At the last Democratic debate, Hillary Clinton inadvertently sparked a firestorm when she invoked her woman donors and 9/11 as a defense to Bernie Sanders calling out her Wall Street donors. As Molly Ball tweeted, playing both the women’s card and the 9/11 card in one answer revealed just how sensitive Clinton was to the self-evident line of attack.
Clinton began her response characteristically by attacking Sanders for trying to “impugn my integrity.” To recall, Sanders had asked a simple but telling question: “Why… over her political career has Wall Street [been] a major– the major– campaign contributor to Hillary Clinton? You know, maybe they’re dumb and they don’t know what they’re gonna get. But I don’t think so…
He elaborated: “I have never heard a candidate, never, who’s received huge amounts of money from oil, from coal, from Wall Street, from the military industrial complex, not one candidate, go, “Oh, these– these campaign contributions will not influence me. I’m gonna be independent.” Now, why do they make millions of dollars of campaign contributions? They expect to get something. Everybody knows that. Once again, I am running a campaign differently than any other candidate. We are relying on small campaign donors, [750,000] and $30 apiece. That’s who I’m indebted to.”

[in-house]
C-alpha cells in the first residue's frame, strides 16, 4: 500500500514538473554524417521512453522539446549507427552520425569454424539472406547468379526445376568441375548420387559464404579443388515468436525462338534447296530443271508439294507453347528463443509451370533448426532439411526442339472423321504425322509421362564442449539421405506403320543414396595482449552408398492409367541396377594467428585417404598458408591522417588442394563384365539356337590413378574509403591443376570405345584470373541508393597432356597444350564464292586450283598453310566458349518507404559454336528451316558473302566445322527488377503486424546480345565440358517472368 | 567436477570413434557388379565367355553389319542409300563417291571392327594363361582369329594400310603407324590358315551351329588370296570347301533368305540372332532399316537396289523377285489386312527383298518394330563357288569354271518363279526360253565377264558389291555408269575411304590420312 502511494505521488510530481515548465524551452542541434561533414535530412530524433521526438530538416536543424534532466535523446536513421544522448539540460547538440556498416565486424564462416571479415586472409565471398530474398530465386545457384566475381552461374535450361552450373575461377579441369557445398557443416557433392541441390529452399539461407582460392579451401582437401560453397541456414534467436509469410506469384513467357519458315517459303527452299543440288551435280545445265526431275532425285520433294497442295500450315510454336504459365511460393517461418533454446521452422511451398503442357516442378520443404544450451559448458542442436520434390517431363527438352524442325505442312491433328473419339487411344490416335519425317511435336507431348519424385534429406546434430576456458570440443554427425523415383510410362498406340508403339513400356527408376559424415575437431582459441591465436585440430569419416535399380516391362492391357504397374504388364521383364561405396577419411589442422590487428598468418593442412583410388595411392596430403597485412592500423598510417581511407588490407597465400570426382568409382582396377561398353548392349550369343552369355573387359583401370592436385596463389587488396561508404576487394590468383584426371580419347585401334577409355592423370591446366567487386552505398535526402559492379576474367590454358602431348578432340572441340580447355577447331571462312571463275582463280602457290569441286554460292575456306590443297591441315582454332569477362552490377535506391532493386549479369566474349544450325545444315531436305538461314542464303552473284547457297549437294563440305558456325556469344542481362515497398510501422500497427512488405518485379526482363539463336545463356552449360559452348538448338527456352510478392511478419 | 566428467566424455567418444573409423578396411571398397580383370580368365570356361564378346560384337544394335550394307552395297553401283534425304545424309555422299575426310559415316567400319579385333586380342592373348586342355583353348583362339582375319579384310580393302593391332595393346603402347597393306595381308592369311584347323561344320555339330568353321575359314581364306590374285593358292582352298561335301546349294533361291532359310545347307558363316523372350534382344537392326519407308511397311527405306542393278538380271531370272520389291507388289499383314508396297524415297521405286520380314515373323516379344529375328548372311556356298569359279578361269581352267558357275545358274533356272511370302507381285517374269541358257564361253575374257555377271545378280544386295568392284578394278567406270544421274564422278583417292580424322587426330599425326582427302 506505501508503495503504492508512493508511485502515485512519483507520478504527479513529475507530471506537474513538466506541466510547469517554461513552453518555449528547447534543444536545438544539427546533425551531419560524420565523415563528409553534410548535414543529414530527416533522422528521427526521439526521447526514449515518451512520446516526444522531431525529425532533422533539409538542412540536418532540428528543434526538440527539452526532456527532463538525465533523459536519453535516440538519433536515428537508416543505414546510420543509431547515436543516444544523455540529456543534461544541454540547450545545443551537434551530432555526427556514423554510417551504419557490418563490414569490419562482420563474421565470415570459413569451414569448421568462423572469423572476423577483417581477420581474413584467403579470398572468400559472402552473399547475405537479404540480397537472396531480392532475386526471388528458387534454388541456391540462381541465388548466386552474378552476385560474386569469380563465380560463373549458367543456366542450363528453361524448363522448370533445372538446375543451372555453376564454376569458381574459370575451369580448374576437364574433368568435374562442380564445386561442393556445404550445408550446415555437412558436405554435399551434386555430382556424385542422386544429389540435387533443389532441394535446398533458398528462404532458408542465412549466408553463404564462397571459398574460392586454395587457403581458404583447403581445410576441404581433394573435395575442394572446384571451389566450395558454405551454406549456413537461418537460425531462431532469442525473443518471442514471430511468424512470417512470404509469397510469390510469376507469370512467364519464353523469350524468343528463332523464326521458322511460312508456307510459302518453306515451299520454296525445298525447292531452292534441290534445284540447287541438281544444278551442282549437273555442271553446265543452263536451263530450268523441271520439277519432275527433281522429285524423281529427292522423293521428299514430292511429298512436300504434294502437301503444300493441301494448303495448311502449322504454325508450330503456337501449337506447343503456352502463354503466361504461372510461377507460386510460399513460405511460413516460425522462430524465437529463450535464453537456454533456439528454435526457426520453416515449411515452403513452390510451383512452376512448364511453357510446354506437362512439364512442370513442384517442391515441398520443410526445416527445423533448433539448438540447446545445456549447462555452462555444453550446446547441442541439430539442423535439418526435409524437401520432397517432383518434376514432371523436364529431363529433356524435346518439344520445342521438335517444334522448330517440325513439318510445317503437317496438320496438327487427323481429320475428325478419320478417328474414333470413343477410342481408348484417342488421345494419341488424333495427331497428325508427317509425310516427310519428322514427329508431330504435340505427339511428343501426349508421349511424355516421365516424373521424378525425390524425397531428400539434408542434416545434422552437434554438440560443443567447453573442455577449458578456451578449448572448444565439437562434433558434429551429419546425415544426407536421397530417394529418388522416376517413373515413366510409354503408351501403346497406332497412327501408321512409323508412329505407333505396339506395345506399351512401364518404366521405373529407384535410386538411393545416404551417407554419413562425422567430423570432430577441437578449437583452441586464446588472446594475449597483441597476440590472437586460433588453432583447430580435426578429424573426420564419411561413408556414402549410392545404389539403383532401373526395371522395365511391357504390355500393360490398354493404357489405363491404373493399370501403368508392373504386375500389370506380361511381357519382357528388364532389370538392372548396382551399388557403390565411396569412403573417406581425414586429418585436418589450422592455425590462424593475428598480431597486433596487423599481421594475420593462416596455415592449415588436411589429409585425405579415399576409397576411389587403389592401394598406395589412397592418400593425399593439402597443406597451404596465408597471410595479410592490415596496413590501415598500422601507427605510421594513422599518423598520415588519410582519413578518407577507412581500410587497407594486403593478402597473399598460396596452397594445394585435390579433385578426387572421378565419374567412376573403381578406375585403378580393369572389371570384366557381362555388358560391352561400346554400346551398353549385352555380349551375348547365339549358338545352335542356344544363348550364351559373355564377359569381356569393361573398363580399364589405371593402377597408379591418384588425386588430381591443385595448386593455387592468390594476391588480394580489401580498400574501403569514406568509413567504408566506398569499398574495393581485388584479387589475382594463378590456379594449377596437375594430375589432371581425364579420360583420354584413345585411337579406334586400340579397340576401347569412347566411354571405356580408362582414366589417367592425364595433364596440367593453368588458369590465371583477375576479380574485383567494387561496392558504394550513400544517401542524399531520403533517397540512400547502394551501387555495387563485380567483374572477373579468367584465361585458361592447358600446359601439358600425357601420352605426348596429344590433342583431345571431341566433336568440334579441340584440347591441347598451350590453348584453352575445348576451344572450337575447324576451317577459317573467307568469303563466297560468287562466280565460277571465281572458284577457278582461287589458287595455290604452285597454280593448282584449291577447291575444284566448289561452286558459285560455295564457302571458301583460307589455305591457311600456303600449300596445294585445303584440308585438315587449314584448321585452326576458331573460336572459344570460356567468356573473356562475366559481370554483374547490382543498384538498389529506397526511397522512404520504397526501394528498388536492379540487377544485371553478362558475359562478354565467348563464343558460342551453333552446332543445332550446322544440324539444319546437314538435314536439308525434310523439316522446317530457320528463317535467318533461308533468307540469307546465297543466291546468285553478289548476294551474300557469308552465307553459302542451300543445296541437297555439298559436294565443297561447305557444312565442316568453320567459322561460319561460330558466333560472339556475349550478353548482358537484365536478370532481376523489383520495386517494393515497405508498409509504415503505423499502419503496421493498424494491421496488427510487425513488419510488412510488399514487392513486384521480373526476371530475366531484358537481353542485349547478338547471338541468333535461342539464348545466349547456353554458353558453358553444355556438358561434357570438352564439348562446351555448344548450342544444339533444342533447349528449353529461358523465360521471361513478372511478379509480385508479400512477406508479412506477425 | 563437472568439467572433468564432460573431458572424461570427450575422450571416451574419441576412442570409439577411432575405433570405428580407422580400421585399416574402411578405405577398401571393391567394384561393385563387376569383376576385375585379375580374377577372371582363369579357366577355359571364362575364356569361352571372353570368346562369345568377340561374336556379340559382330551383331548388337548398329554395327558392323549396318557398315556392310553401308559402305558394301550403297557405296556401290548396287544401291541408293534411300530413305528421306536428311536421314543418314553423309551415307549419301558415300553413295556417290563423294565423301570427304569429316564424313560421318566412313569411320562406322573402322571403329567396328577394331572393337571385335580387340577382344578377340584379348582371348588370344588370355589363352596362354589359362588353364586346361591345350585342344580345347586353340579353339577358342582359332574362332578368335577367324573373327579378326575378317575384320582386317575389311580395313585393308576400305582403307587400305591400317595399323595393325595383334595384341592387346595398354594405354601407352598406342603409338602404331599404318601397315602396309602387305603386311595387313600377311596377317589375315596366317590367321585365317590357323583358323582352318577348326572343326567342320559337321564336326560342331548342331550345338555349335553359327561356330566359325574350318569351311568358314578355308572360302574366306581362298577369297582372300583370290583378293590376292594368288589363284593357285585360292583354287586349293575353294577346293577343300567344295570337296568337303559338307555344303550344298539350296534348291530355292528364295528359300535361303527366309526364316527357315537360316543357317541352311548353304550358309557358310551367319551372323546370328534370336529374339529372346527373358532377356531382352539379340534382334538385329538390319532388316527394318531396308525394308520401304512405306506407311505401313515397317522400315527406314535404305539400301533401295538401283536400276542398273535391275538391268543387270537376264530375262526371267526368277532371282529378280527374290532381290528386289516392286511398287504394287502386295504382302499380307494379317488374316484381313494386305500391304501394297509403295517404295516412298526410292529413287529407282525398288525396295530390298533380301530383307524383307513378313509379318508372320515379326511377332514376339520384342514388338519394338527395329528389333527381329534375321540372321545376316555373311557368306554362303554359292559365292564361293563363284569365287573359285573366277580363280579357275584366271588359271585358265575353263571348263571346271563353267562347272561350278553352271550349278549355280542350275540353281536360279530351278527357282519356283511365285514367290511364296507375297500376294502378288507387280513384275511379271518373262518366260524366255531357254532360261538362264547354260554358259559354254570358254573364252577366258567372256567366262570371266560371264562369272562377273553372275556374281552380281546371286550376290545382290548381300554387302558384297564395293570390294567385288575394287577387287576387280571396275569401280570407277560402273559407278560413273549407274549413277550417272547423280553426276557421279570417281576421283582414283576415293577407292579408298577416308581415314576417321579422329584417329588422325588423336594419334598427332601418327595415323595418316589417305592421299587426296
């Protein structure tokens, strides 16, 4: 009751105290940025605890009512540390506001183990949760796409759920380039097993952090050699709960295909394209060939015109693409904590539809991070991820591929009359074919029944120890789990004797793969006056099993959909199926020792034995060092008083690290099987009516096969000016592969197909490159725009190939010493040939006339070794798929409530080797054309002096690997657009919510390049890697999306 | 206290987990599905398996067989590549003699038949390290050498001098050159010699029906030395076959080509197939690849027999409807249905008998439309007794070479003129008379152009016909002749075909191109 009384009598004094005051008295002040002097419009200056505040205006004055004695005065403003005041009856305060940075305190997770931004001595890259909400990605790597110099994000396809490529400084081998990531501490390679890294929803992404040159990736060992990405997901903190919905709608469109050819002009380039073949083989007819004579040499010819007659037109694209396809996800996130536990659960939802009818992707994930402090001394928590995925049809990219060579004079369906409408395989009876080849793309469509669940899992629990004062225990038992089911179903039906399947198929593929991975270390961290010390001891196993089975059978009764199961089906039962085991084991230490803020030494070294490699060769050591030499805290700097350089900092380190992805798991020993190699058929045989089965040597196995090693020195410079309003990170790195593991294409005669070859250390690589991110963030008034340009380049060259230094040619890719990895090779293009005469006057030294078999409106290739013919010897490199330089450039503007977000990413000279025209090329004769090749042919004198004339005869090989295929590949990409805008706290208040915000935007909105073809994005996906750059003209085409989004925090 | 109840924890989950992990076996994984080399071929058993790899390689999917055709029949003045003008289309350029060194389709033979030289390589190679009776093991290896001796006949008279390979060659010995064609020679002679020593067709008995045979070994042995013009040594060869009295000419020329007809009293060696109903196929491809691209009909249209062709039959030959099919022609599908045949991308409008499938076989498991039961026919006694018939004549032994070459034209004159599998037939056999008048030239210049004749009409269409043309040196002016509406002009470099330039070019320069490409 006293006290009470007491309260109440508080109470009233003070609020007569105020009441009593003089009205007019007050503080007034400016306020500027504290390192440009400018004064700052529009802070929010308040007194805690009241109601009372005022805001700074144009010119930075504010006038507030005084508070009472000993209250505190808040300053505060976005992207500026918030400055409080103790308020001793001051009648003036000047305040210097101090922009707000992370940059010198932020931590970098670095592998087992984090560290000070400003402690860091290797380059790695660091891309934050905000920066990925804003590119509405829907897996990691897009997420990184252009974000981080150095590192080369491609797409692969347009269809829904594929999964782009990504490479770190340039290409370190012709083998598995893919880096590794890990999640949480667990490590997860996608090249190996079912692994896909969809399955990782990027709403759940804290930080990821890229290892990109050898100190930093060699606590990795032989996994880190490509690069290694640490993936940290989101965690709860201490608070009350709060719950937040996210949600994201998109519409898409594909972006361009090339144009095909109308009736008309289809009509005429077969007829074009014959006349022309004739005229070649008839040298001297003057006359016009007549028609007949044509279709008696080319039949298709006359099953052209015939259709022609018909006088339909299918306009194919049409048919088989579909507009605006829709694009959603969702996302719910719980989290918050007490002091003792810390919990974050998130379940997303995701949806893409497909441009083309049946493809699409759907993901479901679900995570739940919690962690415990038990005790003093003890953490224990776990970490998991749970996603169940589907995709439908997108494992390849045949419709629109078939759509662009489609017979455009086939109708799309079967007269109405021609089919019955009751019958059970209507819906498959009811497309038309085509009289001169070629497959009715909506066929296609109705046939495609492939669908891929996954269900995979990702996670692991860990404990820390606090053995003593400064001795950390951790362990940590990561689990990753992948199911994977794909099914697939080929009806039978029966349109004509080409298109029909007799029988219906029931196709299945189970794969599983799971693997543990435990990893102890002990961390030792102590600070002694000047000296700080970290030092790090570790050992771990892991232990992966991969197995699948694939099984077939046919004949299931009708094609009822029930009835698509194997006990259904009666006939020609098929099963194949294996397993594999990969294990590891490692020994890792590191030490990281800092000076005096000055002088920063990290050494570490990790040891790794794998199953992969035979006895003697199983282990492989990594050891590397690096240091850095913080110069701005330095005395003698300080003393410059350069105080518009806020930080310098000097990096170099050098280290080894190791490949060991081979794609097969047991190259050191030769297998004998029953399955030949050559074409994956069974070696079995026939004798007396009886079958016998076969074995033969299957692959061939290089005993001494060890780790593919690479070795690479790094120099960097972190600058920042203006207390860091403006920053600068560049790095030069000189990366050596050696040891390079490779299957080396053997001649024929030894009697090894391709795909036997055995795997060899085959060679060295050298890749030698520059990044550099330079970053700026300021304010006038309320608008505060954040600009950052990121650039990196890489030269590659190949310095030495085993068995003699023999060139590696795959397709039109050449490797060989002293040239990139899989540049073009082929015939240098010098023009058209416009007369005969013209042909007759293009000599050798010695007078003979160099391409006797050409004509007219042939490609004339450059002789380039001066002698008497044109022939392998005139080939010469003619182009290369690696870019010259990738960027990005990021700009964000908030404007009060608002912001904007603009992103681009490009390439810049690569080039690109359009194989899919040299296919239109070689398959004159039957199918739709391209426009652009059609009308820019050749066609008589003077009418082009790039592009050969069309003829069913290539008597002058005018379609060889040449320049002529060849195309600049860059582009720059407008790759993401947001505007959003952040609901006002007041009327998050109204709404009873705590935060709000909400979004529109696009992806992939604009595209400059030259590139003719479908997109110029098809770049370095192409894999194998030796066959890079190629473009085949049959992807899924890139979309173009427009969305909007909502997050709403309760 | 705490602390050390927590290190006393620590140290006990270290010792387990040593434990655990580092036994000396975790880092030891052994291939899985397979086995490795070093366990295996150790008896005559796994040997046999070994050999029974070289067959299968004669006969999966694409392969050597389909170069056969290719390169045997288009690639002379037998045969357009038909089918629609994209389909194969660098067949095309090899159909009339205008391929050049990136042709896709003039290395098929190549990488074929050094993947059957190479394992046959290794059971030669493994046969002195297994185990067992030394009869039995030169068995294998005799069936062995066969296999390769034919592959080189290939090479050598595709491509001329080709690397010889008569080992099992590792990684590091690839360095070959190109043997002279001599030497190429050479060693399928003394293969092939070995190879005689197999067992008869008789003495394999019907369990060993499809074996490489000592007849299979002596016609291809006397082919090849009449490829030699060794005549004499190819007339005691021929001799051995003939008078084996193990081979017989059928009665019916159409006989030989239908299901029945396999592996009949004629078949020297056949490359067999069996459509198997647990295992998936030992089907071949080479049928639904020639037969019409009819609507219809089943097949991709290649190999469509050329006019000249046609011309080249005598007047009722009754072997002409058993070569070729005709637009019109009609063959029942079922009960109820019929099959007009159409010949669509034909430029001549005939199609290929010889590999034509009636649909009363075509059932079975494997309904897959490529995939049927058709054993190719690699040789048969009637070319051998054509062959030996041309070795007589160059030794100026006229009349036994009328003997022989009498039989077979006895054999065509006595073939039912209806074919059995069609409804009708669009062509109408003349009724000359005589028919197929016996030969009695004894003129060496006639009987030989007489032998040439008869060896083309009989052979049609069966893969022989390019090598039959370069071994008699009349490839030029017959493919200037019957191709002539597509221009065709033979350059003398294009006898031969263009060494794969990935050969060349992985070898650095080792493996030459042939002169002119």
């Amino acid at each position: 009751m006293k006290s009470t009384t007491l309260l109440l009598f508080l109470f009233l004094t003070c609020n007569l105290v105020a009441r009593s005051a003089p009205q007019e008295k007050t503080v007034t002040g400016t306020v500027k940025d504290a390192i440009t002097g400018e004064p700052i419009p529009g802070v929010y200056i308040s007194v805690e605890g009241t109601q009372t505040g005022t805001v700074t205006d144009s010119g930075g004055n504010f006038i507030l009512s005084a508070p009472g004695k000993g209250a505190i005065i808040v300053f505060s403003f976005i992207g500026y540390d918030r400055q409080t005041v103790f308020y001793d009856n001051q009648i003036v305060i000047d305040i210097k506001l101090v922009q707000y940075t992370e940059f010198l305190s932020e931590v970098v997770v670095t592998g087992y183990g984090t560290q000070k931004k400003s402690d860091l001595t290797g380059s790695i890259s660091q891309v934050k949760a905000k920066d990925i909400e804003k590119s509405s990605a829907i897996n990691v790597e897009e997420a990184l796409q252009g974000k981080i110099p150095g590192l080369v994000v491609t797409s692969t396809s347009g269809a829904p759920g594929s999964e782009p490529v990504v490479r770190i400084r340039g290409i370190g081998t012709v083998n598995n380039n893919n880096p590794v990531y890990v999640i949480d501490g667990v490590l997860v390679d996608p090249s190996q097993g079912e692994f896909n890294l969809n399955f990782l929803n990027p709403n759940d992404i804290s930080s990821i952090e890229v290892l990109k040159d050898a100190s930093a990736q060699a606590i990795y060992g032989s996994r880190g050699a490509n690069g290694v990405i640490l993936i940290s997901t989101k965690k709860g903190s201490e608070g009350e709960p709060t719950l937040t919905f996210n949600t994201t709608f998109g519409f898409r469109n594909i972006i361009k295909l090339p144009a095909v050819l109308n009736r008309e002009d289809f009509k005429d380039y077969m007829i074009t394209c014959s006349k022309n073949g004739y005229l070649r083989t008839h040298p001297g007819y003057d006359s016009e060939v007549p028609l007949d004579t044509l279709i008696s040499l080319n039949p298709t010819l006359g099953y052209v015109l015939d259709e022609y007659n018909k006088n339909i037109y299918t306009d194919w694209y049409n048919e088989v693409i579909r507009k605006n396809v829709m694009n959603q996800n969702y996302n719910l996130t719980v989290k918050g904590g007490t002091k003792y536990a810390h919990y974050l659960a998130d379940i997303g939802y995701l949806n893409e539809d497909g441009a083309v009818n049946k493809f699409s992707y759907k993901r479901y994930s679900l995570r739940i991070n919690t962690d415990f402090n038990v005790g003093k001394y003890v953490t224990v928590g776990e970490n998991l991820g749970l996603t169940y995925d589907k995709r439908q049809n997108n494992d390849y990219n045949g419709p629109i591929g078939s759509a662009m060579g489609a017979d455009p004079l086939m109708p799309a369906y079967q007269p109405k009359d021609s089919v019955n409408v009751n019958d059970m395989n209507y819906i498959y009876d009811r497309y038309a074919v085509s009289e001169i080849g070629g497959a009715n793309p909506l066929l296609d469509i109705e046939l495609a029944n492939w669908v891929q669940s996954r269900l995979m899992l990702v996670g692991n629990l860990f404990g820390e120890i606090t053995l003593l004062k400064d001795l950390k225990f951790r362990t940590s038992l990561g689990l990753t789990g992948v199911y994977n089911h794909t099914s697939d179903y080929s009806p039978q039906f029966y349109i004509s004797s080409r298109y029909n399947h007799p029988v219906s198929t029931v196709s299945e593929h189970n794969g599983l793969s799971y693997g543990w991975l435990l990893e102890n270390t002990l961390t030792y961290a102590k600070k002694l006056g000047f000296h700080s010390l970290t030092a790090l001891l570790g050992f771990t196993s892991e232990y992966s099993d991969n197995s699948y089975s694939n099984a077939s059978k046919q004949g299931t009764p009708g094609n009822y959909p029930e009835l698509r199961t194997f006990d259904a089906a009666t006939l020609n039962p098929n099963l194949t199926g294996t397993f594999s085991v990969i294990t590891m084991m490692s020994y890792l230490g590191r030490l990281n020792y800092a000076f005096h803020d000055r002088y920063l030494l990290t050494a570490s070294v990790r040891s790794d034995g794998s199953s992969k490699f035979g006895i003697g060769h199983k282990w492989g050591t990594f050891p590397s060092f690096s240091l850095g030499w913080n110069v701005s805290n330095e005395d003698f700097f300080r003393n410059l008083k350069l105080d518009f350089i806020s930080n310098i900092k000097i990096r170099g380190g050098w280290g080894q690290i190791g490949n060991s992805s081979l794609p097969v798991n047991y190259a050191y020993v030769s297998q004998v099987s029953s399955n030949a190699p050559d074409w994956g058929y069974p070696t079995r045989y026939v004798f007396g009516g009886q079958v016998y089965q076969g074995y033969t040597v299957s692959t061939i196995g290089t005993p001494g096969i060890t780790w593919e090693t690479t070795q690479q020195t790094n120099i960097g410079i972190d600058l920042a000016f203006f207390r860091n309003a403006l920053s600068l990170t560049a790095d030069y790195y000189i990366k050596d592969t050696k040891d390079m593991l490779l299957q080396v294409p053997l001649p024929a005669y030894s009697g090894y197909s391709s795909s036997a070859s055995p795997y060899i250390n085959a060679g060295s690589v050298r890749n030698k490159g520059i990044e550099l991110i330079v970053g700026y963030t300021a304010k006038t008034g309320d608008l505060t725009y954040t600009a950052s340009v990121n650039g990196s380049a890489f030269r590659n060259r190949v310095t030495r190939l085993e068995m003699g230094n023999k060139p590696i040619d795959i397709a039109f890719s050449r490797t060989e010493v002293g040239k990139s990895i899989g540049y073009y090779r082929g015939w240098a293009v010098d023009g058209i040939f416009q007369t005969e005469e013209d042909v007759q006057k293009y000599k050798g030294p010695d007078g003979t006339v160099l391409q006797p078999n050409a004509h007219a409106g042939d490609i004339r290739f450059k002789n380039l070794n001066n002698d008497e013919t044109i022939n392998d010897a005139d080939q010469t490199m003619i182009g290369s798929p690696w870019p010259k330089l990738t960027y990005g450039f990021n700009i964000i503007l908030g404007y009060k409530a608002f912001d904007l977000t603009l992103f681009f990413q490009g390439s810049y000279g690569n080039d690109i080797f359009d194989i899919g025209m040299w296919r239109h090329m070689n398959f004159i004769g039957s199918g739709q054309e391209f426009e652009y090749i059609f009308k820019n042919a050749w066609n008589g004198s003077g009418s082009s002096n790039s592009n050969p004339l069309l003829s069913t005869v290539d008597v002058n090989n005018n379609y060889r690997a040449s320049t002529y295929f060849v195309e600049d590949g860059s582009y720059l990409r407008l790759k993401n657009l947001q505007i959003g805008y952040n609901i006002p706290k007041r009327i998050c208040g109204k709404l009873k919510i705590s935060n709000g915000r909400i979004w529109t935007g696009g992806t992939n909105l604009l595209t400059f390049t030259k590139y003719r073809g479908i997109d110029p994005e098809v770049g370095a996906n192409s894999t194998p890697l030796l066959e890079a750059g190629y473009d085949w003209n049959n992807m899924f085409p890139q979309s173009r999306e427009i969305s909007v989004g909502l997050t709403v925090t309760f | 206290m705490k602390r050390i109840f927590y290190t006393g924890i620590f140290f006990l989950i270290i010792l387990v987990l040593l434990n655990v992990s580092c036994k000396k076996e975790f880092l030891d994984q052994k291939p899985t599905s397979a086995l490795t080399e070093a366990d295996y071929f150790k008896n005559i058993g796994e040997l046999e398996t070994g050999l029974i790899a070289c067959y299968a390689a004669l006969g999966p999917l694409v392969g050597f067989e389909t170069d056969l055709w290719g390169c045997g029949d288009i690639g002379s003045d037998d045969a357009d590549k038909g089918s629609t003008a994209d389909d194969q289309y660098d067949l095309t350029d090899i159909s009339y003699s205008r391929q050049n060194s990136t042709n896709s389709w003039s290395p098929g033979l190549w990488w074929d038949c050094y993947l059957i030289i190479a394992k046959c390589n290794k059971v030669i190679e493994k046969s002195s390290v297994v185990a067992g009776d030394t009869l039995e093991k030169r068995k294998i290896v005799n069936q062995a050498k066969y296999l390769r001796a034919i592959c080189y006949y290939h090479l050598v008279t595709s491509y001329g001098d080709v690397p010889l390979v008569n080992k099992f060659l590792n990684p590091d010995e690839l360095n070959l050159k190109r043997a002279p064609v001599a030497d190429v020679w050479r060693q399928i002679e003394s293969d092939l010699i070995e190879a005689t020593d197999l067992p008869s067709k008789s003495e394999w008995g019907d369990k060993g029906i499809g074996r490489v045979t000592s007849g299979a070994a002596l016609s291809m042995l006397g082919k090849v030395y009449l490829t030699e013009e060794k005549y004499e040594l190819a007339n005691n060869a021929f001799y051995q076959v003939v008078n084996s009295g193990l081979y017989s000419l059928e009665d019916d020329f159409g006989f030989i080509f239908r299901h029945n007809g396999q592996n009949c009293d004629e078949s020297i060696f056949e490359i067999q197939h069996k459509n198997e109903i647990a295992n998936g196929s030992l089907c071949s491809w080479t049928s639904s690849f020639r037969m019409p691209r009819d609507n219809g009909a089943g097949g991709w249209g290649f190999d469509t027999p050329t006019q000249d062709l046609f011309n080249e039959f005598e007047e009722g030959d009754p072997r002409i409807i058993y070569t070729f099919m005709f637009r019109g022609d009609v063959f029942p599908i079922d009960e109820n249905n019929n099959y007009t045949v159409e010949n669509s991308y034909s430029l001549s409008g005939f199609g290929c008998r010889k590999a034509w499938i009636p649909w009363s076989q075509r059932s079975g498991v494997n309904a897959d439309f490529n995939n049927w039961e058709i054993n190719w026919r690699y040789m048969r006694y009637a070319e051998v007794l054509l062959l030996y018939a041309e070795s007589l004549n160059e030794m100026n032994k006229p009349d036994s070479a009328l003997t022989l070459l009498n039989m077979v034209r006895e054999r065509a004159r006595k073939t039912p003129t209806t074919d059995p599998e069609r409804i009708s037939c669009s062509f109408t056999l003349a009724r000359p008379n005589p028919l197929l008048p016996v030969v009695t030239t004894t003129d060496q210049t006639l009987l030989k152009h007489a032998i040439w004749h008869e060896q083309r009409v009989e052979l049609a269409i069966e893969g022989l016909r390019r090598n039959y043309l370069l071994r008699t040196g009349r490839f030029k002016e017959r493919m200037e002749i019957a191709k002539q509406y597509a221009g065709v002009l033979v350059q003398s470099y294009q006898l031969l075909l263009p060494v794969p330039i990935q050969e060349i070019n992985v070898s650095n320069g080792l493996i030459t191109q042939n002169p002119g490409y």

Hillary then demanded time to respond, charging Sanders with trying to “impugn my integrity, let’s be frank here.” She then went on to say that she was proud that most of her donors were “small,” and “a majority of my donors are women…And I represented New York on 9/11 when we were attacked,” and spent a lot of time helping Wall Street rebuild.
That set off a social media furor about how bizarre it was to evoke 9/11 as an excuse for taking big bucks from the big banks. As many have pointed out, the excuse simply won’t hold. Wall Street donors blessed Hillary and Bill with big bucks long before 9/11 and long after – and they got value for their investments.
Bill Clinton made former Goldman Sachs head Robert Rubin head of his economic council and then Treasury Secretary, and joined Rubin in driving banking deregulation – repeal of Glass-Steagall, prohibitions on regulating derivatives and more. Wall Street invested heavily in Hillary’s Senate race. And as senator, Hillary defended their interests, including a vote for the deplorable Bankruptcy Reform Act that favored the banks’ credit card operations over consumers. Wall Street has proved a leading donor to the Clinton Foundation and helped to build the Clintons’ personal fortunes. In 2013 alone, Hillary made over $3 million personally from giving speeches to various Wall Street forums. Wall Street banks and investment houses made up a third of her total speech income, while providing some $17 million in campaign contributions over the years.